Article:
The Report contains little or no physical evidence of actual abuse. As one example, the lawyers were appalled when they saw someone brought into court in irons. They neglected to ask about the usual practices or the circumstances in the case(s) they witnessed. They cite the UN Standard Minimum Rules that condemn the use of irons except for short periods or when a prisoner is trying to escape. The Minimum Standards Rules deals with prisoners in general, not children. The UN Document does state that children and adult prisoners are to be kept separated, but it is otherwise not prescriptive on handling young prisoners. It covers all aspects of the prisoner's life, and makes suggestions that would improve practices in primitive countries. It has no applicability to Israeli prisons, where even Arab terrorists are able to study for advanced academic degrees at State expense. In any case, the Rules are recommendations intended as guidance; they are not legally binding. There is no attempt to relate them to Military Law. The British group may perhaps be referencing the later 1985 "UN Standard Minimum Rules for the Administration of Juvenile Justice ("The Beijing Rules"), G.A. res. 40/33, annex, 40 U.N. GAOR Supp. (No. 53) at 207, U.N. Doc. A/40/53 (1985)." These provided "broad fundamental perspectives to comprehensive social policy" for juveniles, but few specifics. They dealt with attitudes, definitions and desired results applicable to ordinary practices in differing societies. Military issues were beyond their scope.

The Report records complaints about the application of Military law, an area of law in which these learned lawyers appear to be unqualified. The indignation they demonstrate suggests they are humanitarians, at least selectively, but they are not arguing from law. The language may sound legal, but their personal opinions have no special standing.

Evidence of mistreatment comes mostly from the children. I for one would be loathe to take the unsupported word of someone brought up from infancy to hate Jews and believes that killing them, or at least outwitting them, is the most glorious thing he can do. But they had no trouble accepting the versions of bad treatment put forth by the Palestinians and their partisans. They do note that the level of civilized practice the Israelis claim is frequently backed by audio-visual recordings and court procedures, but they feel free to ignore that evidence because there are "legal differences between Palestinian and Israeli children." Of course the governing sets of laws -- military and domestic -- differ. The differences in treatment are not because a child is a Palestinian and not a Jew.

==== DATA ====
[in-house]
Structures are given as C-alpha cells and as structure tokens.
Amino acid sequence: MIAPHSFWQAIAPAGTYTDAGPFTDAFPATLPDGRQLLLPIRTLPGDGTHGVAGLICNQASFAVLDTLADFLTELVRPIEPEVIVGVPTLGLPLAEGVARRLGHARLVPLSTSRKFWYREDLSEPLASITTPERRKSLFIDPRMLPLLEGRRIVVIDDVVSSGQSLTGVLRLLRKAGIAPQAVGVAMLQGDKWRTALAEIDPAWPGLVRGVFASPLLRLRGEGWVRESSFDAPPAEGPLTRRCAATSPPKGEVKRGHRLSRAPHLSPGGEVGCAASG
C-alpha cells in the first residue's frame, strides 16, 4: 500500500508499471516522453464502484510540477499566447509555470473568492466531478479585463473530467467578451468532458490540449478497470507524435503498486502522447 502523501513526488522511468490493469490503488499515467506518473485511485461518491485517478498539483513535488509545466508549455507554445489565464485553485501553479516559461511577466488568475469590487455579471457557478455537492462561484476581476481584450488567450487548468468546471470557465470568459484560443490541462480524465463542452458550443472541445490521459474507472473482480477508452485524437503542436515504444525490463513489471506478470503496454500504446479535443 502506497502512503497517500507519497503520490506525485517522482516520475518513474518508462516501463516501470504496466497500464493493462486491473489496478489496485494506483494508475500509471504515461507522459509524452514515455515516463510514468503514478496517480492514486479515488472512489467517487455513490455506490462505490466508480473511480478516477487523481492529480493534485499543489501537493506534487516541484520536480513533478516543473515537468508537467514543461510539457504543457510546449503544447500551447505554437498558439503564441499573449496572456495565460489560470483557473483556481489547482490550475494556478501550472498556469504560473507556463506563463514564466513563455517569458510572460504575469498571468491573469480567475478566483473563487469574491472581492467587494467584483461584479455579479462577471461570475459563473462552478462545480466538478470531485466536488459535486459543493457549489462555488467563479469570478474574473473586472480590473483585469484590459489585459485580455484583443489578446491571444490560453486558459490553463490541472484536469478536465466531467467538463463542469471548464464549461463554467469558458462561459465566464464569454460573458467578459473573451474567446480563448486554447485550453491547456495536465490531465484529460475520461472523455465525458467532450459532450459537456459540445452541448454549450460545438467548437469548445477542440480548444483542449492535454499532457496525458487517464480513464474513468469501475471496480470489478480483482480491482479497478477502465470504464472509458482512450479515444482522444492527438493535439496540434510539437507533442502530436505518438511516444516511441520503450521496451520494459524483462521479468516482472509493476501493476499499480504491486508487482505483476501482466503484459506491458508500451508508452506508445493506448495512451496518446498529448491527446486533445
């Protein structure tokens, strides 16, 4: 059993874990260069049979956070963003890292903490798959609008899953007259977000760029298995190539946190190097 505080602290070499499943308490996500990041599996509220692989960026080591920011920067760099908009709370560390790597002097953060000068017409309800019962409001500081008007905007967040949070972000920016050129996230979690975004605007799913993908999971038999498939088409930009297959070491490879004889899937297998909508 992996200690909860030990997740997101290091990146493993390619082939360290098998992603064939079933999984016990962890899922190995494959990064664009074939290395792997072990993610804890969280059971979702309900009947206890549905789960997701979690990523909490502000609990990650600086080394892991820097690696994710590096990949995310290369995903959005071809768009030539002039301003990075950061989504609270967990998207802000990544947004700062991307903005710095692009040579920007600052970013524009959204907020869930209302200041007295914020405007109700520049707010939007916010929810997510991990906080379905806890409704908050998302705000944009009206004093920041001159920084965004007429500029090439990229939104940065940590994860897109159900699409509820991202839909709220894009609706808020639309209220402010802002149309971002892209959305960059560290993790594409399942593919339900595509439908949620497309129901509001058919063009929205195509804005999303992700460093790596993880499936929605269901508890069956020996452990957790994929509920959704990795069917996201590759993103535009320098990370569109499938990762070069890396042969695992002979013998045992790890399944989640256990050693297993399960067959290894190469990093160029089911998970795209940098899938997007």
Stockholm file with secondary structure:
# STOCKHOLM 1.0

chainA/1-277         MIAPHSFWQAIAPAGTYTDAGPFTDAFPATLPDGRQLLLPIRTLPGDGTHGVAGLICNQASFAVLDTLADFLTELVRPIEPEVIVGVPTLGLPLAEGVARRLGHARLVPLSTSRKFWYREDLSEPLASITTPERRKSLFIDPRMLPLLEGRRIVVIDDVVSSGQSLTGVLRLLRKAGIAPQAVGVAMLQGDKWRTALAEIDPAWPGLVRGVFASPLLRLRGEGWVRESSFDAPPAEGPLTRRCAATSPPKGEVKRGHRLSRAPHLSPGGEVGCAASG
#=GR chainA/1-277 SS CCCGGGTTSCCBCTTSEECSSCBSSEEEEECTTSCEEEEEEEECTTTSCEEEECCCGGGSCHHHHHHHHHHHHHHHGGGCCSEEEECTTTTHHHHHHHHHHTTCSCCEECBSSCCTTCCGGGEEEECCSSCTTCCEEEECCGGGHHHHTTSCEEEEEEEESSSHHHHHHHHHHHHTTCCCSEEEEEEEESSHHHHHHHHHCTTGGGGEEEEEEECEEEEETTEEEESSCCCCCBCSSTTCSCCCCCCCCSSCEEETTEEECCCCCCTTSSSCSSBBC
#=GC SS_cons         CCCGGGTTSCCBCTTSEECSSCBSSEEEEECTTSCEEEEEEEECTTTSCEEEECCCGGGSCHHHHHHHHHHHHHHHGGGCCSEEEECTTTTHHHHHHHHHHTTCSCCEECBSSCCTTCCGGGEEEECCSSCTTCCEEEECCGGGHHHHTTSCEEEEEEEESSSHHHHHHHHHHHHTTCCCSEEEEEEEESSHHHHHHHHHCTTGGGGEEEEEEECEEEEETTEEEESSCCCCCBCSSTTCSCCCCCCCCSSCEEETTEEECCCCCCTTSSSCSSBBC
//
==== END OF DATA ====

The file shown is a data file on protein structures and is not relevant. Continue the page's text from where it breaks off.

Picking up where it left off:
Perhaps the most ludicrous statements in the Report were those worrying about how the young Arabs might be psychologically traumatized by their treatment. Considering the joy at killing that is inculcated by Palestine Arab parents, who teach kindergarden children to take pride in inflicting pain and death, the British lawyers don't have to worry about psychological trauma. If the lawyers-investigators are as concerned about Arab children as they say, I suggest they investigate how children detained by the police are handled in Iran or Syria or Egypt or Saudi Arabia, especially if the child prisoners are not Muslim, or if they come from the wrong Muslim sect. And those children -- those that come out alive -- have burns and bruises and broken bones to substantiate their claims.

As is customary in reports generated by Palestinian sympathizers, the report holds Israel to a higher standard than it does the Palestinian Authority, or for that matter, any Arab country. The Report ignores the Law as practiced in the Territories in areas administered by the Palestinian Authorities, where someone accused of "collaborating" with Israel is hanged on hearsay, without much investigation. On the other hand, Arab children whose stone throwing results in the injury or death of Jews are treated as heroes.

Is it paranoid to suspect that the lawyers were less interested in protecting Arab children than in using them as a weapon to strike at Israel?